Kabul, Afghanistan – After an exhausting day trekking through the dirt roads of the city of Bamiyan and outlying settlements, three Americans were guided by a dozen Afghan boys to a tent packed with overstuffed pillows and comforters. After the boys served them a delicious meal cooked over a small outdoor stove, they affixed their flashlights to the spine of the tent and invited the Americans to enter. Unlike the forts I made in my parents’ living room when I was little, this tent had a pressing message: a group of youngsters in a central province of Afghanistan want peace, not war.
The Afghan Youth Peace Volunteers, a group of ethnically diverse young men from a city one hundred miles northwest of Kabul, have been actively speaking out against the U.S- and NATO occupation for the last four years. The boys have endured grave opposition and community ridicule. However, through the help of networking sites and YouTube, this group of young men want to ask the world, “Why not love?”
“Our life is a life of the poor”, reflected the mother of one of the boys as we sat in her simple village home. With Afghanistan now being the worst country a child can be born into, alongside the challenges of building life in a country that has been fraught with thirty years of war, the very existence of this group of gentle spirits is miraculous. Many of these boys have lost one or both of their parents to infectious disease or conflict. Their city of 60,000 has no running water, little internet access, and a few hours of generated electricity a night. A barrage of cars, bicycles, donkeys, motorcycles and vans share the single-lane paved road that bisects the city – and over and over again we experienced the striking hospitality of this tense land.
The Afghan Youth Peace Volunteers have fashioned an incredible vision of hope. In their daily lives, they work very hard: many go to collect water in the morning, head to school, care for their younger siblings, tend to small shops they have opened to support their families, and travel through the rocky, mountainous roads – sometimes for more than an hour each way – to go to and from the city.
Despite rigorous daily schedules, these young men, ranging in ages from ten to twenty-two, have also found time to speak out against the policies of warmaking in their country. The tent we visited is part of a peace vigil they hold annually, this year with the words “Why Not Listen?” written in Dari on one of the flaps. The tent was put up in the Bamiyan Peace Park, a park the AYPV helped build in the center of the city. In spite of technological challenges, the group has been in contact with dozens of individuals and networks worldwide that share their deep commitment to peace. They have reached out to other youth in Afghanistan, sending gifts and messages, hoping desperately to write a new narrative for the future of the country’s young people.
However, not everyone in Bamiyan believes that leaving the cycles of force and violence behind is plausible. While meeting with a few college students, some only a few years older than the peace volunteers, it was made clear that political hypocrisy has created deep cynicism. Peace is not seen as a viable alternative. When asked about the work of the AYPV, one of the college students said, “[They] are fine, as far as they go, but this very small voice is of no consequence to the people of Afghanistan, and to ongoing international preparation for war.”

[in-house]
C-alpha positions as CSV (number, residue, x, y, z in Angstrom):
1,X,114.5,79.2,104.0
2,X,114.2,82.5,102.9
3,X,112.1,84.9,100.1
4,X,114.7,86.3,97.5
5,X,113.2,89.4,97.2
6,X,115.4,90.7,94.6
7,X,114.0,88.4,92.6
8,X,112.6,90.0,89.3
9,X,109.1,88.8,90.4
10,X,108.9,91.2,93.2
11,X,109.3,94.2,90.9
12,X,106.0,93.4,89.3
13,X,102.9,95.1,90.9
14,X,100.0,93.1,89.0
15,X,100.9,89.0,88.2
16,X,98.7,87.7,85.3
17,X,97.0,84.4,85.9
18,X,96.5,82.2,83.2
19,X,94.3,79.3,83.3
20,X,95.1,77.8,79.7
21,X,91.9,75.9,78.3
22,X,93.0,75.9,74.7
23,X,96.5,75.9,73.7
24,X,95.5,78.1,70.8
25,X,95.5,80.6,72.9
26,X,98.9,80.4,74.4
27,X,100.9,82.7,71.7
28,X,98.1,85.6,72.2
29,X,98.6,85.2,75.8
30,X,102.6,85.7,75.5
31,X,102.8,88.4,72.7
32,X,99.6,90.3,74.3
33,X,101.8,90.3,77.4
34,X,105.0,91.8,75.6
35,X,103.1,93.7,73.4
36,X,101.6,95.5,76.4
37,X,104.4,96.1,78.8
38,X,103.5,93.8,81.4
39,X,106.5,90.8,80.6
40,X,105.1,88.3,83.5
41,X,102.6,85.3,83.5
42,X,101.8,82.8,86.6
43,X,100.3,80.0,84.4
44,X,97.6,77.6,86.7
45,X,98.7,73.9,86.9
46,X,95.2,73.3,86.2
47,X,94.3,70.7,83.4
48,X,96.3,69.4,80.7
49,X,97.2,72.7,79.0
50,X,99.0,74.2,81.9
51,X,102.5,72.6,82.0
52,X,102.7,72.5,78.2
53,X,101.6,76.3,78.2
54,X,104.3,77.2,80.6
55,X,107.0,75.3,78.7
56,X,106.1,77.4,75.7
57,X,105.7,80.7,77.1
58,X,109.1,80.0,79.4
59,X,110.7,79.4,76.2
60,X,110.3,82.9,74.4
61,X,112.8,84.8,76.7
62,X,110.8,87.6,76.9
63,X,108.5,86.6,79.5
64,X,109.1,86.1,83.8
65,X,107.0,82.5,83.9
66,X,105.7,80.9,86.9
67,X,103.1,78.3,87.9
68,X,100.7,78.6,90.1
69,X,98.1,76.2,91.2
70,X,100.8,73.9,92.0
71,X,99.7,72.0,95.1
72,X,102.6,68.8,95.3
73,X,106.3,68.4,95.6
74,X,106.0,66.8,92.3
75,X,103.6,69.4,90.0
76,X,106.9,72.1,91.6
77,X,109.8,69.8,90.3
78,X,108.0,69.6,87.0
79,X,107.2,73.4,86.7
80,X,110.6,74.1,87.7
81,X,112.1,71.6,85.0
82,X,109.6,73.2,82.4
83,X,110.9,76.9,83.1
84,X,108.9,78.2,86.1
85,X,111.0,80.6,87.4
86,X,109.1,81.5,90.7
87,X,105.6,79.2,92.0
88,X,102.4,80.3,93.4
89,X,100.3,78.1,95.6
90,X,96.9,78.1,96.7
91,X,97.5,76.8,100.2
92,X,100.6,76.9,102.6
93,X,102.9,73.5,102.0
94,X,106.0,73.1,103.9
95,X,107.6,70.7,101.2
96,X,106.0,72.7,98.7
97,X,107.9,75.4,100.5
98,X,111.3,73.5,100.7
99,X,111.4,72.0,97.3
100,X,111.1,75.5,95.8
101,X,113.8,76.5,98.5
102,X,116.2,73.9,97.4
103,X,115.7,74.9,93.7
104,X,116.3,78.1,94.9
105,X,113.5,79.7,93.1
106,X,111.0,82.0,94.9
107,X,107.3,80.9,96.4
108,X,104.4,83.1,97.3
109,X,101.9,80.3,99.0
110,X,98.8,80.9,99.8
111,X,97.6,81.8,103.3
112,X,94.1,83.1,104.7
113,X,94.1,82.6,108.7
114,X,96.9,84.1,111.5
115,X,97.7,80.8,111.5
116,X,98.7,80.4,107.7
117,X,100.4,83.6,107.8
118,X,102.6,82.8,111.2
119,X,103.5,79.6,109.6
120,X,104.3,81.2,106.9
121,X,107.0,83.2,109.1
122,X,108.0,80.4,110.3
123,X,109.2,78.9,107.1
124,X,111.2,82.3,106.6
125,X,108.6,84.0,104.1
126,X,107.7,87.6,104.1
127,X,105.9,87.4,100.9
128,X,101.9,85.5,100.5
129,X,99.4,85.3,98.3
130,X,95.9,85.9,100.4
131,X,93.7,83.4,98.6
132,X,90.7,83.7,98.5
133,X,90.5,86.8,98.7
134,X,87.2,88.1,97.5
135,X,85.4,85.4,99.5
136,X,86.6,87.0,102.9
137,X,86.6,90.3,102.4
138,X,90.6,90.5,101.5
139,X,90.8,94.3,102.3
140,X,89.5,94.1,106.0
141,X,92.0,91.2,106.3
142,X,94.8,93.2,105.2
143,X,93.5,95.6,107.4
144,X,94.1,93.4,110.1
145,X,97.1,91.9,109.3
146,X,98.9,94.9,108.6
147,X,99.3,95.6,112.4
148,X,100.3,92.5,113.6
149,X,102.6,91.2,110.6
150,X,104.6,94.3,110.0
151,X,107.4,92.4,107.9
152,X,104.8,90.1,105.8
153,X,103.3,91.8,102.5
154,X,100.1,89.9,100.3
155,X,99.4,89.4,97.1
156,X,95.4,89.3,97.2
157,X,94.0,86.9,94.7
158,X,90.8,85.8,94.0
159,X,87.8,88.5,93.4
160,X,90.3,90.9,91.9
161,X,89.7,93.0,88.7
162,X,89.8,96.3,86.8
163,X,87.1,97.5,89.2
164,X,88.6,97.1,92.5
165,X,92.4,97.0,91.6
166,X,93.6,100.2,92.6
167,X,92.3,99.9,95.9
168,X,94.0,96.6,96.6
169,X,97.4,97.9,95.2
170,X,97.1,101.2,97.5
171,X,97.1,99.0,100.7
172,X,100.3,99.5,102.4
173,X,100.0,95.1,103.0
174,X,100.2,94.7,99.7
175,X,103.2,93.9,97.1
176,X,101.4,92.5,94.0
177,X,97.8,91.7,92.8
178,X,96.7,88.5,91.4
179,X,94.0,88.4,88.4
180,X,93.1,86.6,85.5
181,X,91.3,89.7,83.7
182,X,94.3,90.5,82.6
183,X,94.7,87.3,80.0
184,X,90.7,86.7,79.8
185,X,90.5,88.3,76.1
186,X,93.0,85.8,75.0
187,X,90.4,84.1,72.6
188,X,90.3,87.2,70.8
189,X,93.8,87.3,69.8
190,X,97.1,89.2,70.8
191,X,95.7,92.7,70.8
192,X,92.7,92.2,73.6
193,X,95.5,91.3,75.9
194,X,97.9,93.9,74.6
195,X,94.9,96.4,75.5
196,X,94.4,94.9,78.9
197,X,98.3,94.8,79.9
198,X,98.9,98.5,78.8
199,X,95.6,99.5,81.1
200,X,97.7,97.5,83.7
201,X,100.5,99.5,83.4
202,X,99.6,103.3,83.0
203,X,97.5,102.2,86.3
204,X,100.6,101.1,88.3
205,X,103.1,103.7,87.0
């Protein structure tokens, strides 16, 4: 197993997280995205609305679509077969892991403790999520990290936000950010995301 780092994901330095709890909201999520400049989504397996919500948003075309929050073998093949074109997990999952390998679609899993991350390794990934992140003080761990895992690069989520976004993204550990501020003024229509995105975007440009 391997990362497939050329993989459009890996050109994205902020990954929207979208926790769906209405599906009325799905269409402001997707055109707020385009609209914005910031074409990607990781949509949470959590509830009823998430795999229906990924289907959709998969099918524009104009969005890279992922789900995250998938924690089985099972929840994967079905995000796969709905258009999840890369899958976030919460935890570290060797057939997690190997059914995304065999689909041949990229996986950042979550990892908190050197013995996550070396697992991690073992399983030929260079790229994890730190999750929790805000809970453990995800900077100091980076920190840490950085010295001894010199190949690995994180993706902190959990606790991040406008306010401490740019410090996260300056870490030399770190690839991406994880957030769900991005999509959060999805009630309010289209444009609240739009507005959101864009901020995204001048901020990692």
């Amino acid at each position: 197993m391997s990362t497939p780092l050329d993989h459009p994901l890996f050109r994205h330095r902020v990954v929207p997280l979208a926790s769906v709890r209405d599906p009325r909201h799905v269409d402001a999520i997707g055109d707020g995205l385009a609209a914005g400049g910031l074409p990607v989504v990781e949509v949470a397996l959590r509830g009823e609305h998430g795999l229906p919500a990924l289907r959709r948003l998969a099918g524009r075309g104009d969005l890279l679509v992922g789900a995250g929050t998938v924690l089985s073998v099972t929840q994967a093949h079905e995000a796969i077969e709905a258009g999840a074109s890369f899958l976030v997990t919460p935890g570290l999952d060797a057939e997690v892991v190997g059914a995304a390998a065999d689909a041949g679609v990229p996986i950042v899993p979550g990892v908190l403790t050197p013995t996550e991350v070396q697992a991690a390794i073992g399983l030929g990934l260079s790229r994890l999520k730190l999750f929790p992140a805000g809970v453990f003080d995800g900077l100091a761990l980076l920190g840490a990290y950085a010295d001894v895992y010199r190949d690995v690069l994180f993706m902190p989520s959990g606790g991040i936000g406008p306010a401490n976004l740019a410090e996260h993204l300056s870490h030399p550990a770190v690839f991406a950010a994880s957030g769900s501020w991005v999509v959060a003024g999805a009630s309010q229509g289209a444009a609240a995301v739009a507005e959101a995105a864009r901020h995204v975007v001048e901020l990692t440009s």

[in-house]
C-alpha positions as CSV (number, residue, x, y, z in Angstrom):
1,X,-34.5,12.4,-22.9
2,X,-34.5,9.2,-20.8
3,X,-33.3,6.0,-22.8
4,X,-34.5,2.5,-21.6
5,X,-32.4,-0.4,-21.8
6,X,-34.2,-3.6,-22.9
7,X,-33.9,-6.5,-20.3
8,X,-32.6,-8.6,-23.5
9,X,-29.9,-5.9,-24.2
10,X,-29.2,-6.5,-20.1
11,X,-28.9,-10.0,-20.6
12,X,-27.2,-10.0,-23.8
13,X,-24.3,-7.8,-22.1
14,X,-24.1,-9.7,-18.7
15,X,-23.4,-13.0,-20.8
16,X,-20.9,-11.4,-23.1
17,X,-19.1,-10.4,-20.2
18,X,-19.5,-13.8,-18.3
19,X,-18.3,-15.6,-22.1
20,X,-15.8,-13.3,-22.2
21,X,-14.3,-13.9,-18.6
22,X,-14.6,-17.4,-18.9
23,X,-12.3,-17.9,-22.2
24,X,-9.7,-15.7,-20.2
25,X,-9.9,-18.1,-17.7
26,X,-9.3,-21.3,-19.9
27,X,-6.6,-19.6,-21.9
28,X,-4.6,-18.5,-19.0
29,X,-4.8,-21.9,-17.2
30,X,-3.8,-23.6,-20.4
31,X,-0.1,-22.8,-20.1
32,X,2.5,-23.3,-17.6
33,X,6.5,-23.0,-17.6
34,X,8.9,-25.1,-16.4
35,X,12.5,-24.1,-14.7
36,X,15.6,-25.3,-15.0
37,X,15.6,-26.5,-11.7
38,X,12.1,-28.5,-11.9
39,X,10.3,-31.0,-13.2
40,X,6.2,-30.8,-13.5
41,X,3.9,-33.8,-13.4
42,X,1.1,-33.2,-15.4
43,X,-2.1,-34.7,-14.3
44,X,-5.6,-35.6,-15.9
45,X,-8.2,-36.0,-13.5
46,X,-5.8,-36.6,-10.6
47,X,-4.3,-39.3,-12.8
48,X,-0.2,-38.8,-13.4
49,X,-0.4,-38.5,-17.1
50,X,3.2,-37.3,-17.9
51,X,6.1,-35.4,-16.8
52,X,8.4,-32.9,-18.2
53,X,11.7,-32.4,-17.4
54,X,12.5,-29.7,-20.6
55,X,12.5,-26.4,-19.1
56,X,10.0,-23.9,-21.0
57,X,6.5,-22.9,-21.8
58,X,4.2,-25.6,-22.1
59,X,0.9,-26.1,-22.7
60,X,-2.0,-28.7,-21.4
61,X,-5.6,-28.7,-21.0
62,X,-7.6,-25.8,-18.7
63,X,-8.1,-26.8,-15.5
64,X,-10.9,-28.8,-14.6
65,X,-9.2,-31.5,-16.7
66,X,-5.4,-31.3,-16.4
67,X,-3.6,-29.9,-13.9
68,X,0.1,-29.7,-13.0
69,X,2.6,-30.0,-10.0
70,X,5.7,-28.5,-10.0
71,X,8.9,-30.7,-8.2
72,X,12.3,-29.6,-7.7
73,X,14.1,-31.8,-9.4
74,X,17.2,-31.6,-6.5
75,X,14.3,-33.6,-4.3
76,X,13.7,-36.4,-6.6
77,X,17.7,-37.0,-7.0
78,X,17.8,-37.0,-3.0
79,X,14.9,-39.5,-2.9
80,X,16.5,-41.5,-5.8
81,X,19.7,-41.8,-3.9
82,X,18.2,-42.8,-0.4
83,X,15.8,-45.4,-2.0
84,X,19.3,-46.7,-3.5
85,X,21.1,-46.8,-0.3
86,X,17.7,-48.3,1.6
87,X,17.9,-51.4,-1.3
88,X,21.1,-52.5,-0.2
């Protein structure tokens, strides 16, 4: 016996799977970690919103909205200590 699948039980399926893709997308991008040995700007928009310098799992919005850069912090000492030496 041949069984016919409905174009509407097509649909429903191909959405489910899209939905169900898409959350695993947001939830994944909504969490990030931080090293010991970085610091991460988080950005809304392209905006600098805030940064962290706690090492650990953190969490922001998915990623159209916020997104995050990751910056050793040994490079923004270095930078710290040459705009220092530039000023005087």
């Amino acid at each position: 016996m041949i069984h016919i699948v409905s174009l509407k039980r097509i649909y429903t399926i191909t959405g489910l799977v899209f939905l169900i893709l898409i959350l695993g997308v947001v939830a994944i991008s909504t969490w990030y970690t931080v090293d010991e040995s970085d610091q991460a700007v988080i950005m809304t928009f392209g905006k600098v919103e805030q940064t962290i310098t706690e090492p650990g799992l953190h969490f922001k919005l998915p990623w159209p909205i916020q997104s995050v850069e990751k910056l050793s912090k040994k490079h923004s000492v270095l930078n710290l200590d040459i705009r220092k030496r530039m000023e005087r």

Still, in the face of opposition, the youths persisted. “We will continue our peace program”, said 15-year-old Abdulai, “even a little of our love is stronger than the war of the worlds. We should not let go of our hope, and we should ask with one voice: ‘Why not love?’”
I realized that this teenager exhibited a remarkable understanding of the philosophy of nonviolence; it isn’t, as his elders understood, only a question of whether weapons should or should not be used to resolve conflicts. Abdulai understands nonviolence as a lifestyle, a commitment that permeates one’s daily behavior. It involves recognizing one’s self in the face of another, engaging in activities that cross the bridges of oppression, and approaching adversaries with transparency and respect. I watched the AYPV cook meals together and then serve one another, and share encouragement and love when faced with mockery. King and Gandhi would be proud to have known them.
As General Petraeus promotes his plan to arm Afghan villages with militias, as illiteracy continues to rise and the people of the country cry out for jobs, the voice of these youth should be heard and responded to with sincerity and respect. And, by all means necessary, let us pledge to support these young men in their journeys to promote nonviolence and peacemaking.
Seventy-five years after Hiroshima and Nagasaki, the anti-nuclear movement is taking big steps toward abolition.
“Prison By Any Other Name” authors Maya Schenwar and Victoria Law caution against quick-fix solutions and spotlight grassroots abolitionist movement building.
As the 19th Amendment turns 100 amid a summer of mass protest, it’s important to remember the decisive role nonviolent direct action played in hastening its ratification.